However, no installation method, including this one, can completely protect the engineered wood floors from getting damaged. Hence, these floors can also sustain significant damage.
While most other users will immediately turn towards replacing their floors or administering a resurfacing process, you must wait a while.
Repairing an engineered wood floor is easily possible if you identify it at the right time and use the right method to repair it.
How To Repair A Floating Engineered Wood Floor | Covering All Aspects
You’ve come to the right place if you were also trying to find the correct answer to this question.
Having damaged engineered floating floors can become a severe tension if you do not have any prior experience with damage or if you haven’t had wooden floors before.
However, while these can be significantly avoided, they can also be fixed and repaired if damages occur accidentally or due to weariness over time.
Today, we shall guide you on the proper adaptation methods when repairing your floating engineered wood floors.
While many types of damage may occur to engineered wood floors, we will try to cover the most common and generic ones so you can work your way to the specific type of damage, as you will have the basic knowledge and guidance about repairing the floors.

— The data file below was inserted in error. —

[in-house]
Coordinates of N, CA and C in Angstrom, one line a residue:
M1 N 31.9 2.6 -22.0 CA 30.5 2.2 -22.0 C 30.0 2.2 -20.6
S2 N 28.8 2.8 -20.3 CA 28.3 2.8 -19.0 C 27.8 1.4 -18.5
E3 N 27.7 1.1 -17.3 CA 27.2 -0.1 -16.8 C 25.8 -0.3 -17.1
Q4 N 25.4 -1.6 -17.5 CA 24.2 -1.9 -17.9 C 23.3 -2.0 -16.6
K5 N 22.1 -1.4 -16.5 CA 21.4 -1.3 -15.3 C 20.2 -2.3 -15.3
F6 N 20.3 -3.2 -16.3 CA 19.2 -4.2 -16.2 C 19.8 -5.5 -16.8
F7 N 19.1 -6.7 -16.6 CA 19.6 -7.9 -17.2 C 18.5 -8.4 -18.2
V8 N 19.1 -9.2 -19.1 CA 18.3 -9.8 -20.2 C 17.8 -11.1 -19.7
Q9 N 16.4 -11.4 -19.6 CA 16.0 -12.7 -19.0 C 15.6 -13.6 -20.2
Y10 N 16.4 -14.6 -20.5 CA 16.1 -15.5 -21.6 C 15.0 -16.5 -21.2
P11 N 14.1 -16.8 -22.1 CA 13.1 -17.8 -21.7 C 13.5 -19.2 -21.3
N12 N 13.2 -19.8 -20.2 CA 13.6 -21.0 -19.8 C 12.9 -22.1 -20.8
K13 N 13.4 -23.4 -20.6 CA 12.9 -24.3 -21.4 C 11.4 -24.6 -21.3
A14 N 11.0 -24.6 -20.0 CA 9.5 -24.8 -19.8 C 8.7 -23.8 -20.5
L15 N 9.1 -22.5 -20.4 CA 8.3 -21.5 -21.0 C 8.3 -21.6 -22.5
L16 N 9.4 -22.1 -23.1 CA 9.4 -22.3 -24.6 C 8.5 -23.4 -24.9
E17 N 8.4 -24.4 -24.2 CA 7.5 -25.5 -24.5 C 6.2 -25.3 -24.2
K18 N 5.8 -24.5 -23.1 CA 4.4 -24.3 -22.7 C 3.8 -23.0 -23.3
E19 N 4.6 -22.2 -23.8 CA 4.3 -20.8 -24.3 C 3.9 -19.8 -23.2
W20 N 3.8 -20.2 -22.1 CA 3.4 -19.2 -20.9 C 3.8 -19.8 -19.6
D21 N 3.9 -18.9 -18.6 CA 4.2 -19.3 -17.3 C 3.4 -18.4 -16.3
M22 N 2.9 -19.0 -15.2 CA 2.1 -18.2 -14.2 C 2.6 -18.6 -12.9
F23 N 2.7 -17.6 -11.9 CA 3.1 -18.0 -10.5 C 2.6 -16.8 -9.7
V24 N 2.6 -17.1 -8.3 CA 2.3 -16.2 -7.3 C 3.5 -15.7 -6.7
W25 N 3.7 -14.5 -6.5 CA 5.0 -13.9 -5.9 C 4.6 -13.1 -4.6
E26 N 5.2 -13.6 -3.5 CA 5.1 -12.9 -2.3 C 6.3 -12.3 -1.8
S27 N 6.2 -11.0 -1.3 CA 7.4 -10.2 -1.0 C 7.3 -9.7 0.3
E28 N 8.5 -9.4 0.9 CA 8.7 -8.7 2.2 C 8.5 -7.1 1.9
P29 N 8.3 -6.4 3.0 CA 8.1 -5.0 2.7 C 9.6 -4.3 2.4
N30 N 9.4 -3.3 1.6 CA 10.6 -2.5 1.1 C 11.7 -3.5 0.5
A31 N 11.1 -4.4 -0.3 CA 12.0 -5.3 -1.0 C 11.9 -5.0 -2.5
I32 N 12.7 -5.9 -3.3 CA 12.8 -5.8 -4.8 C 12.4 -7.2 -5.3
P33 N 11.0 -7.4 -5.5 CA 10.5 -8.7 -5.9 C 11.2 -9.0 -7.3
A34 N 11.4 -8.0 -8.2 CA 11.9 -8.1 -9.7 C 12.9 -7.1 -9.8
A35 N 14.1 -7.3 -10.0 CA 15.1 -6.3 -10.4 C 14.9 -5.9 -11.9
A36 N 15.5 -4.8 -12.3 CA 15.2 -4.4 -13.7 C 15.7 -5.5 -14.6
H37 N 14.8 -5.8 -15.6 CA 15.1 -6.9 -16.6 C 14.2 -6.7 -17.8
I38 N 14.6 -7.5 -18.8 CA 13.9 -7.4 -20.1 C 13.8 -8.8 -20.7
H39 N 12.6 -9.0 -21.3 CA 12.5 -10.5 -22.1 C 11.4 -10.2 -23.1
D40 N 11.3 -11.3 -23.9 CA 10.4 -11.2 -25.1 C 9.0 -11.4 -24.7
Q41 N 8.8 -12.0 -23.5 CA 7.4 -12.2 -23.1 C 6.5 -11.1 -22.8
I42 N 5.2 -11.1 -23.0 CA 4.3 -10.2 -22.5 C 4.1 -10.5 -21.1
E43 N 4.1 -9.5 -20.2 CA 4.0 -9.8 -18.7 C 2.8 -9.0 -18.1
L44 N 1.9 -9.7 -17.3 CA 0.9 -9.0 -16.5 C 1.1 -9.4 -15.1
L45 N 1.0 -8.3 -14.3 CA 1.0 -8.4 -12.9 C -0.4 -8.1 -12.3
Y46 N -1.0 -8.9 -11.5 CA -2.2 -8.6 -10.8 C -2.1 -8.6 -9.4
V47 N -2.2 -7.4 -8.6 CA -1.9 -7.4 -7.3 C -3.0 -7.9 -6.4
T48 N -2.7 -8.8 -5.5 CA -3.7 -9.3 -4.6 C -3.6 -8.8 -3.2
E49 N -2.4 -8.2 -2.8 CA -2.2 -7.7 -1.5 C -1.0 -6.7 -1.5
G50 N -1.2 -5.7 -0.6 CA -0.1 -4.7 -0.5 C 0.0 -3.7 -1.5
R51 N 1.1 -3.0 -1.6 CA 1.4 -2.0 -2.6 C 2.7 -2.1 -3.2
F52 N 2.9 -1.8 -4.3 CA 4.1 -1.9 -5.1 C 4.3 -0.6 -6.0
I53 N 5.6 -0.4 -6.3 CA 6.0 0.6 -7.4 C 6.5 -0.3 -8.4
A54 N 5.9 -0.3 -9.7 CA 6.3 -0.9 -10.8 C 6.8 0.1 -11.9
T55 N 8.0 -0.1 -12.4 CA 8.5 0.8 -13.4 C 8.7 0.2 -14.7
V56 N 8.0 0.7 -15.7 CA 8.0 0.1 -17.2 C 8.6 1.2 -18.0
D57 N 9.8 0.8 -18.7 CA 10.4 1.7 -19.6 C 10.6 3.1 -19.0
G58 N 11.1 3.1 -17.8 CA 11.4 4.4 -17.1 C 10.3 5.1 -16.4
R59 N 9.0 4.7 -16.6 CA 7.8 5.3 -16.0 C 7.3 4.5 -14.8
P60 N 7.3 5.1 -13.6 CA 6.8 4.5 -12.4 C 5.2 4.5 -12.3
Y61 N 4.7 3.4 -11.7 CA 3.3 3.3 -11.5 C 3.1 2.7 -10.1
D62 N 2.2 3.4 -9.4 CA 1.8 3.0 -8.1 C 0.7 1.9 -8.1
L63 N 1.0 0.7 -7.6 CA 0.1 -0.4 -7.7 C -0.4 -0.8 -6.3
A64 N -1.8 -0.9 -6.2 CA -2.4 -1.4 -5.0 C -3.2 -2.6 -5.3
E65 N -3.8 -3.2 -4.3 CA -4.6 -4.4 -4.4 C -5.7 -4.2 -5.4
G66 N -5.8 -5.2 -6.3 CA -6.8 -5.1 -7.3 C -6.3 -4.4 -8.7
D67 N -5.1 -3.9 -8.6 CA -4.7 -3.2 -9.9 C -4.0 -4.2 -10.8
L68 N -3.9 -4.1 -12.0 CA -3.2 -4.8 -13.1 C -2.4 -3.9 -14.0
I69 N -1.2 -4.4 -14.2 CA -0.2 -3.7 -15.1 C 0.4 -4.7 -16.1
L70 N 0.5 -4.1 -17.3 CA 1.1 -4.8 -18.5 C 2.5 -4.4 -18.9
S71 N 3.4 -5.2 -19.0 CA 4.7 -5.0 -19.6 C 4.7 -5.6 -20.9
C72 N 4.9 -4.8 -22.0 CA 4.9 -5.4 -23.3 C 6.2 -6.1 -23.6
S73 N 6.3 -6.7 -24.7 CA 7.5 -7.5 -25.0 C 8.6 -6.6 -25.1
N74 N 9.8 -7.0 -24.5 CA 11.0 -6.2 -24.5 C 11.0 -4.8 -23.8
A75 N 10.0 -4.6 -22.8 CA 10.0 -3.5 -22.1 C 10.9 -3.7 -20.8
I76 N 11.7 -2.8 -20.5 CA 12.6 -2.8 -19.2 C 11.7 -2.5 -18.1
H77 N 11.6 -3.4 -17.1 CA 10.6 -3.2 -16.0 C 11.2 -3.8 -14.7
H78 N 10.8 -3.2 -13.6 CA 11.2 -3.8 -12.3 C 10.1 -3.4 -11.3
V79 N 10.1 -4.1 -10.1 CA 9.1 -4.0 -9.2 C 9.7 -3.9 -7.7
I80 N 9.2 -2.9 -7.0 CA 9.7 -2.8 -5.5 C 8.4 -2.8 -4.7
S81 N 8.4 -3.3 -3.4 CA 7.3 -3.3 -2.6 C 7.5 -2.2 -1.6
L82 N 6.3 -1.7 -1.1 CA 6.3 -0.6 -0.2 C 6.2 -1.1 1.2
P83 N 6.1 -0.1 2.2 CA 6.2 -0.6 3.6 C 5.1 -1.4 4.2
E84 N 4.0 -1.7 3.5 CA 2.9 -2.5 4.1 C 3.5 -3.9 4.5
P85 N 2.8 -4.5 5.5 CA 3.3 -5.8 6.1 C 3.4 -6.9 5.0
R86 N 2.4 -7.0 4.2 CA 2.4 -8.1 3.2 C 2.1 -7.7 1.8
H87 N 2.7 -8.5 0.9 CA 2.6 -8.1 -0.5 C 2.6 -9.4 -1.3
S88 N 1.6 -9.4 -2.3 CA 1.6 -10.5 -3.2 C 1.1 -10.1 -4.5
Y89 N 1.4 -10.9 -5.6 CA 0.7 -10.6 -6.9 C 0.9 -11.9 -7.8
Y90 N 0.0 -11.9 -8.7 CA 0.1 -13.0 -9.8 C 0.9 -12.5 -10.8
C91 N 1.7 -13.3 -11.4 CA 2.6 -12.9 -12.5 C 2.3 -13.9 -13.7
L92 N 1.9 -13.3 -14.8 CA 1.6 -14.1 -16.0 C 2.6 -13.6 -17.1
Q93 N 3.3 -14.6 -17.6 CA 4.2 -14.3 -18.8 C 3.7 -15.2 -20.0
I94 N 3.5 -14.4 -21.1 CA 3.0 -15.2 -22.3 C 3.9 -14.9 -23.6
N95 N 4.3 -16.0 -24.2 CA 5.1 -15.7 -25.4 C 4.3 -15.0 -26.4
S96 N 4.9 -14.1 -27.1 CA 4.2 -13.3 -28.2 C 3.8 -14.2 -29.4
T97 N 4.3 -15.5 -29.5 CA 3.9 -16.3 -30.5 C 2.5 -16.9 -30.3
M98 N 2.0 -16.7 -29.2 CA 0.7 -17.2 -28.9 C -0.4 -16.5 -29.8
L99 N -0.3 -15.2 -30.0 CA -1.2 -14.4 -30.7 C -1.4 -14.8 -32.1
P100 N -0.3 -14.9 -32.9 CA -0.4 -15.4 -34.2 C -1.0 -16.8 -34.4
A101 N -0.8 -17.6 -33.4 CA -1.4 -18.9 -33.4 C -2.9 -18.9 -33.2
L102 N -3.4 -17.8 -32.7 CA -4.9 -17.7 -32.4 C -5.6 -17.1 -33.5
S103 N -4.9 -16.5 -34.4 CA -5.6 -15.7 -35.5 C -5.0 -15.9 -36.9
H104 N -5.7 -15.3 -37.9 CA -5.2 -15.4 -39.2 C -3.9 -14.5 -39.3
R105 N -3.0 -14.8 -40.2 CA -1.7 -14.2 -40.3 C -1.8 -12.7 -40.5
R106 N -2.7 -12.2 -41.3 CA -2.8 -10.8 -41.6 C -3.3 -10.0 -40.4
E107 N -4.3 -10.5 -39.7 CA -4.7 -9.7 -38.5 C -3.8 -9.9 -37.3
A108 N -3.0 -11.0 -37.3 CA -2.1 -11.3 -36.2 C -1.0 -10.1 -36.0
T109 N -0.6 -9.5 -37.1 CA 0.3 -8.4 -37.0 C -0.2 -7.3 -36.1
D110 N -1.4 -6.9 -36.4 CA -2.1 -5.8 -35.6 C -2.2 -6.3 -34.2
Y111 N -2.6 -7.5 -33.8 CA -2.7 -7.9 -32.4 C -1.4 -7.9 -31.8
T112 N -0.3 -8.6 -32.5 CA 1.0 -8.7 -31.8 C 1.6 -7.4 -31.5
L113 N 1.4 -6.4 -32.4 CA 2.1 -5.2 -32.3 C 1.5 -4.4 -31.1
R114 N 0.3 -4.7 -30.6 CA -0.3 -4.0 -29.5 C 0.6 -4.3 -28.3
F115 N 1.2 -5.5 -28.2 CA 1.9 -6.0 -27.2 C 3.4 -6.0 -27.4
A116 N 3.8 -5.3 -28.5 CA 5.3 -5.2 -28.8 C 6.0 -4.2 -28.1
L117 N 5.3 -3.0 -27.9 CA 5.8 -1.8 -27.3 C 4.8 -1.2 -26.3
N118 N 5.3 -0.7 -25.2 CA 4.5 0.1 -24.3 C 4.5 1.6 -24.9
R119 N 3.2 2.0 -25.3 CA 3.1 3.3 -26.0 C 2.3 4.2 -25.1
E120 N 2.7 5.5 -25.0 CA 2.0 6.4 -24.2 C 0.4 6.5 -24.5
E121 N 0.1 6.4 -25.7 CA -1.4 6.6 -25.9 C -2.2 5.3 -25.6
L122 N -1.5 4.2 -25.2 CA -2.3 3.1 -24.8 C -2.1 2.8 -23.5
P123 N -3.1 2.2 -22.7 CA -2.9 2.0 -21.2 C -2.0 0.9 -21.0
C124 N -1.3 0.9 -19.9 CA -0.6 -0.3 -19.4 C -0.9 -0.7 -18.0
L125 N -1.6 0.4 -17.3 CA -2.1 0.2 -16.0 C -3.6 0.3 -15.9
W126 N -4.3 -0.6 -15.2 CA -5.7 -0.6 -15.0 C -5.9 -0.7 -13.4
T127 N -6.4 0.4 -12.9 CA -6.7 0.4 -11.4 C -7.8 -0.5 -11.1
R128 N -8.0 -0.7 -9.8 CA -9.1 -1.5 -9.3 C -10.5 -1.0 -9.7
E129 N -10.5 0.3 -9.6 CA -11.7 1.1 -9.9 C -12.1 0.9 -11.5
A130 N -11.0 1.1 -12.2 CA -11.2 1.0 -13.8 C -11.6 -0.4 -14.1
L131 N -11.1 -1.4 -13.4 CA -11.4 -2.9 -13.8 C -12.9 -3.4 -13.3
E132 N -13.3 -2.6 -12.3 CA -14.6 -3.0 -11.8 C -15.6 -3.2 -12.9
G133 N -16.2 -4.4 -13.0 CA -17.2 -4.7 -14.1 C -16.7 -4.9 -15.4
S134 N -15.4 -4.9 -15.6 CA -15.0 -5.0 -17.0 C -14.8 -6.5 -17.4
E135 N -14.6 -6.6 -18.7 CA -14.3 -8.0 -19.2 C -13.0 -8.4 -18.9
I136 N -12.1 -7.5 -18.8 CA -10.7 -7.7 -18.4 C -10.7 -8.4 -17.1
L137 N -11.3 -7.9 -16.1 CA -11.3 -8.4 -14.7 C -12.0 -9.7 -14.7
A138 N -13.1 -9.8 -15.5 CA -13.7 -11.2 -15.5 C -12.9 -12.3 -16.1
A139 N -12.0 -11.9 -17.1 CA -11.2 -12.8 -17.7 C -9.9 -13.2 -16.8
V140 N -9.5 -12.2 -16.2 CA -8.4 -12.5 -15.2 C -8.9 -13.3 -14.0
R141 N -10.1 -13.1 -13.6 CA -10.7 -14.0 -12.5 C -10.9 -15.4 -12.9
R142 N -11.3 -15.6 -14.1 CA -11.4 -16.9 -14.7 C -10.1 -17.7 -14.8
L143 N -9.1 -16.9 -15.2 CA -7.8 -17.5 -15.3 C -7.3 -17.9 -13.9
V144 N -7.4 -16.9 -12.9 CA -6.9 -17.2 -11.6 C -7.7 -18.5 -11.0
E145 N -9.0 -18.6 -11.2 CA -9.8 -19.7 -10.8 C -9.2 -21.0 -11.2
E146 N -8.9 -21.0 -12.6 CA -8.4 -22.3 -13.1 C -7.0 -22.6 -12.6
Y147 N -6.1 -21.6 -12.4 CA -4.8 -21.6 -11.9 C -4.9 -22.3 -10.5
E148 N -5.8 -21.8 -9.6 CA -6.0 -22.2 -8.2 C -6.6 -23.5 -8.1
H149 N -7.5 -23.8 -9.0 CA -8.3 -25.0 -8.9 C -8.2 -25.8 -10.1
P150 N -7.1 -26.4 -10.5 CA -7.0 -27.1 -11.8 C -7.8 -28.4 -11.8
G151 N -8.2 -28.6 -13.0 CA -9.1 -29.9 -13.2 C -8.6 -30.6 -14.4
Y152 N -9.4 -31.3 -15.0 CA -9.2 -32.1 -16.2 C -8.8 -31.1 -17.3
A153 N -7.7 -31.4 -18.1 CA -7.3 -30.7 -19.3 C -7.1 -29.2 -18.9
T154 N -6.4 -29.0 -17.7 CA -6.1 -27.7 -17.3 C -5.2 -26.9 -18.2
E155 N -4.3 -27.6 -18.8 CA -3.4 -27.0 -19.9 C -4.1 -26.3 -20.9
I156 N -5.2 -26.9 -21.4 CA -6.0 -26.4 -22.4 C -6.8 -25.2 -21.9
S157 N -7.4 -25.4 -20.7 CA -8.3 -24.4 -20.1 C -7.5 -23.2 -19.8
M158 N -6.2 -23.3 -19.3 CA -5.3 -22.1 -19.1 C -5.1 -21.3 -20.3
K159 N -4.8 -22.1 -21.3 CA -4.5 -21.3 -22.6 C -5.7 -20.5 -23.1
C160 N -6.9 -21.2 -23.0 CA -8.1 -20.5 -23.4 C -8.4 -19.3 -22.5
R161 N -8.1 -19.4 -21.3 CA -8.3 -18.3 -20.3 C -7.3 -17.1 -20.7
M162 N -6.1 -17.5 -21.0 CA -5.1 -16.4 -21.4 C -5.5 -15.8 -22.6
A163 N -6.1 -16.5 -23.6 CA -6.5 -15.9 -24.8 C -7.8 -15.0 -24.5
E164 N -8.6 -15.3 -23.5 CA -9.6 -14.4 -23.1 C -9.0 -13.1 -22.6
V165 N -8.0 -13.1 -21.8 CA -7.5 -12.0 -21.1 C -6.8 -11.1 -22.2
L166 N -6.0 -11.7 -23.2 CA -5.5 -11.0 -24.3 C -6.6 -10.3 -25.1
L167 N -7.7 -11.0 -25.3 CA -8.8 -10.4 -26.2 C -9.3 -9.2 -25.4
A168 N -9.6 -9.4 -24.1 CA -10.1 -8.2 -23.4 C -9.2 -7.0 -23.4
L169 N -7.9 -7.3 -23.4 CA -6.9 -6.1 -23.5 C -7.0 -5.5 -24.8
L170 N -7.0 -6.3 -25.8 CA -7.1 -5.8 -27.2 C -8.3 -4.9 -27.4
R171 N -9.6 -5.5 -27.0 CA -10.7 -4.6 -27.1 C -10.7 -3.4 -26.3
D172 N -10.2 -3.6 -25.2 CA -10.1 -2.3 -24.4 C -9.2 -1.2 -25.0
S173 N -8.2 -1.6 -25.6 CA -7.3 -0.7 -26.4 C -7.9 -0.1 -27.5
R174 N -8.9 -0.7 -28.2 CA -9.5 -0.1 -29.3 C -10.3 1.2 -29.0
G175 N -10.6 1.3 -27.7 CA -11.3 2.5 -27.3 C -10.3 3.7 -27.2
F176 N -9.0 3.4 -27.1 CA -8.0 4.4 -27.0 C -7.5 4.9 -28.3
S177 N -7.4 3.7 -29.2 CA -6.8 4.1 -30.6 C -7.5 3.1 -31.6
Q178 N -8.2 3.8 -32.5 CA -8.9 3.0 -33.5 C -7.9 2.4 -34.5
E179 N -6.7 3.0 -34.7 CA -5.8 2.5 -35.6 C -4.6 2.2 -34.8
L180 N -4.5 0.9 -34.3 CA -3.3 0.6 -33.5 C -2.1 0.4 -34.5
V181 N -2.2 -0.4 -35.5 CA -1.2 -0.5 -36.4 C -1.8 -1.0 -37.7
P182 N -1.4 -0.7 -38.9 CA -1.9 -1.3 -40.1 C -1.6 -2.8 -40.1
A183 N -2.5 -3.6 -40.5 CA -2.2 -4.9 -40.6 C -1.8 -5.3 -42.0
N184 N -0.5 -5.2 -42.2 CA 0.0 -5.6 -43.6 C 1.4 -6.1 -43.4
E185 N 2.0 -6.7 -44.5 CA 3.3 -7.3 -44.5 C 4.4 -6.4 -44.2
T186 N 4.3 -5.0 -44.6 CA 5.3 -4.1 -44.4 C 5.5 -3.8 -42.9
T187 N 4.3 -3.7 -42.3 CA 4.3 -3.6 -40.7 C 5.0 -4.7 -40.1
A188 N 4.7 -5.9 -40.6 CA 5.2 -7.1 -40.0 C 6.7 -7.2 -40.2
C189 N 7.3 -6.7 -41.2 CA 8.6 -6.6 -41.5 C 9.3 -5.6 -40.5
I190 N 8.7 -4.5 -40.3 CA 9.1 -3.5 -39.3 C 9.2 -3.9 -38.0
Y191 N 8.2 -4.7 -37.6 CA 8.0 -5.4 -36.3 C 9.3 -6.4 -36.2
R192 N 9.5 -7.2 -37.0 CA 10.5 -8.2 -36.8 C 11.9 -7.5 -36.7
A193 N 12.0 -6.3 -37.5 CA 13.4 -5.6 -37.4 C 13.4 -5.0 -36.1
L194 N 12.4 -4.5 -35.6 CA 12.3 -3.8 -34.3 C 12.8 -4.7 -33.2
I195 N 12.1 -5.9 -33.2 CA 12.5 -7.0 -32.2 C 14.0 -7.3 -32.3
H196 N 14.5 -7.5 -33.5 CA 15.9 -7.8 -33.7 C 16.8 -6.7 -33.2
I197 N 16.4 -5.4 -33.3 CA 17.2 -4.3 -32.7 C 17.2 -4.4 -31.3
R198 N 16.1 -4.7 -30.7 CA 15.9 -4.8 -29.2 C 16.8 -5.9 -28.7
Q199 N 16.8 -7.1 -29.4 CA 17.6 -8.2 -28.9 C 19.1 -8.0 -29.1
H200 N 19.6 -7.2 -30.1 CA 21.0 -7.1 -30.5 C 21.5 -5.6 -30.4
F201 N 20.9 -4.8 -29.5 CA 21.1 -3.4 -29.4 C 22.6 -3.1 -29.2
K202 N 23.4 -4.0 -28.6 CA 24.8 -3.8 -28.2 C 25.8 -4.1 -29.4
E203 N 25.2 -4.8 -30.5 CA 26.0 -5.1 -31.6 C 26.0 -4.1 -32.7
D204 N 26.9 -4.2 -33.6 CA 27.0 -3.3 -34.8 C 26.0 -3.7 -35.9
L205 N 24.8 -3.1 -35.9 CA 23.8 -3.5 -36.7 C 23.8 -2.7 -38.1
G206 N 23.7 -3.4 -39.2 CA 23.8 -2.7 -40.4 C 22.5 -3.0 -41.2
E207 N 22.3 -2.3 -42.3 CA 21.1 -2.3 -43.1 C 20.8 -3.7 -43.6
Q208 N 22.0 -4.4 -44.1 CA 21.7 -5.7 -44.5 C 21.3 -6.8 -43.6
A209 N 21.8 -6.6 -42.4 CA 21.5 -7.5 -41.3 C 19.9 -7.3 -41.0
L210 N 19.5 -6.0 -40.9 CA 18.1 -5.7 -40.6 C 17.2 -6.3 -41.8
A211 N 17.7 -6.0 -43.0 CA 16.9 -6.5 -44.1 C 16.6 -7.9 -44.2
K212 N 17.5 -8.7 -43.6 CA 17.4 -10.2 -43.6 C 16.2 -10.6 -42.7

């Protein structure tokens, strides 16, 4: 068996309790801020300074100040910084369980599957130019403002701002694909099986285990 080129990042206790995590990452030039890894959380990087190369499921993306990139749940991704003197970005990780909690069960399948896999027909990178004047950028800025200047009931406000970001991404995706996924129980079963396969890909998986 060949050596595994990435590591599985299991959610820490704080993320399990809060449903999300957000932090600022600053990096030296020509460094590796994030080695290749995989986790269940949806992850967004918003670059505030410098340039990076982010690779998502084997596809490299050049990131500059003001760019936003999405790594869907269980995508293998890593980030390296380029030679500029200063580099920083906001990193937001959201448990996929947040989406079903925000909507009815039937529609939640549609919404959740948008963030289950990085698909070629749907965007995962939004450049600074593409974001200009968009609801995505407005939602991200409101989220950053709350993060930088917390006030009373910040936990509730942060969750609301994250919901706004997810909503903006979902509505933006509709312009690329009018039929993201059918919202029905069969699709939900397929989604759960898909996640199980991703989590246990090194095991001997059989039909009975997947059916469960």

Wood is known to acclimate according to the humidity levels of the area, which sometimes expands more than necessary and results in the peaking of the floors.
However, the floors can’t develop due to some obstruction, resulting in peak points forming throughout the area.
This is similar to buckling, but the only difference is that the boards do not overlap.
But, as the boards exert extreme pressure towards each side, the joints and locks get higher than normal, forming a peak, hence the name peaking.
While humidity seems to be one of the most common reasons for this, there are other reasons, such as moldings.
The moldings are usually found on the perimeter of the room and are often very close to the surface of the floors.
However, there are other problems and reasons that might cause the same type of issue.